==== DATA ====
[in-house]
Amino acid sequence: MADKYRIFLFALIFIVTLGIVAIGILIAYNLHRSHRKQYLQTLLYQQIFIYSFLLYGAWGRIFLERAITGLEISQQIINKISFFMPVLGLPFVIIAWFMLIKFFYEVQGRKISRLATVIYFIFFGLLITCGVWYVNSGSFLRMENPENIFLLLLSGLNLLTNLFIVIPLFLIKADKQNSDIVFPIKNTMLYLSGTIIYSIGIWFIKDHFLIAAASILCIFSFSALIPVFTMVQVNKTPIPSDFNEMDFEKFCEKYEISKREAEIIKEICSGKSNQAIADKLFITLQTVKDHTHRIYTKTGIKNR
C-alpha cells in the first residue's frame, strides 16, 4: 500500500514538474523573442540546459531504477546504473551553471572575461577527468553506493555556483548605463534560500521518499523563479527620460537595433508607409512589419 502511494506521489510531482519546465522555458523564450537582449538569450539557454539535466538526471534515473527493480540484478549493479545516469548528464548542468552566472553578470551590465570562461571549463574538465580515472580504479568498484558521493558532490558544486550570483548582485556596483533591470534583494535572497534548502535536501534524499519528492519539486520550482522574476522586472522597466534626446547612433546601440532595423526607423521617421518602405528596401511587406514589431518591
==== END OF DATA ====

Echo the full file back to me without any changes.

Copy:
[in-house]
Amino acid sequence: MADKYRIFLFALIFIVTLGIVAIGILIAYNLHRSHRKQYLQTLLYQQIFIYSFLLYGAWGRIFLERAITGLEISQQIINKISFFMPVLGLPFVIIAWFMLIKFFYEVQGRKISRLATVIYFIFFGLLITCGVWYVNSGSFLRMENPENIFLLLLSGLNLLTNLFIVIPLFLIKADKQNSDIVFPIKNTMLYLSGTIIYSIGIWFIKDHFLIAAASILCIFSFSALIPVFTMVQVNKTPIPSDFNEMDFEKFCEKYEISKREAEIIKEICSGKSNQAIADKLFITLQTVKDHTHRIYTKTGIKNR
C-alpha cells in the first residue's frame, strides 16, 4: 500500500514538474523573442540546459531504477546504473551553471572575461577527468553506493555556483548605463534560500521518499523563479527620460537595433508607409512589419 502511494506521489510531482519546465522555458523564450537582449538569450539557454539535466538526471534515473527493480540484478549493479545516469548528464548542468552566472553578470551590465570562461571549463574538465580515472580504479568498484558521493558532490558544486550570483548582485556596483533591470534583494535572497534548502535536501534524499519528492519539486520550482522574476522586472522597466534626446547612433546601440532595423526607423521617421518602405528596401511587406514589431518591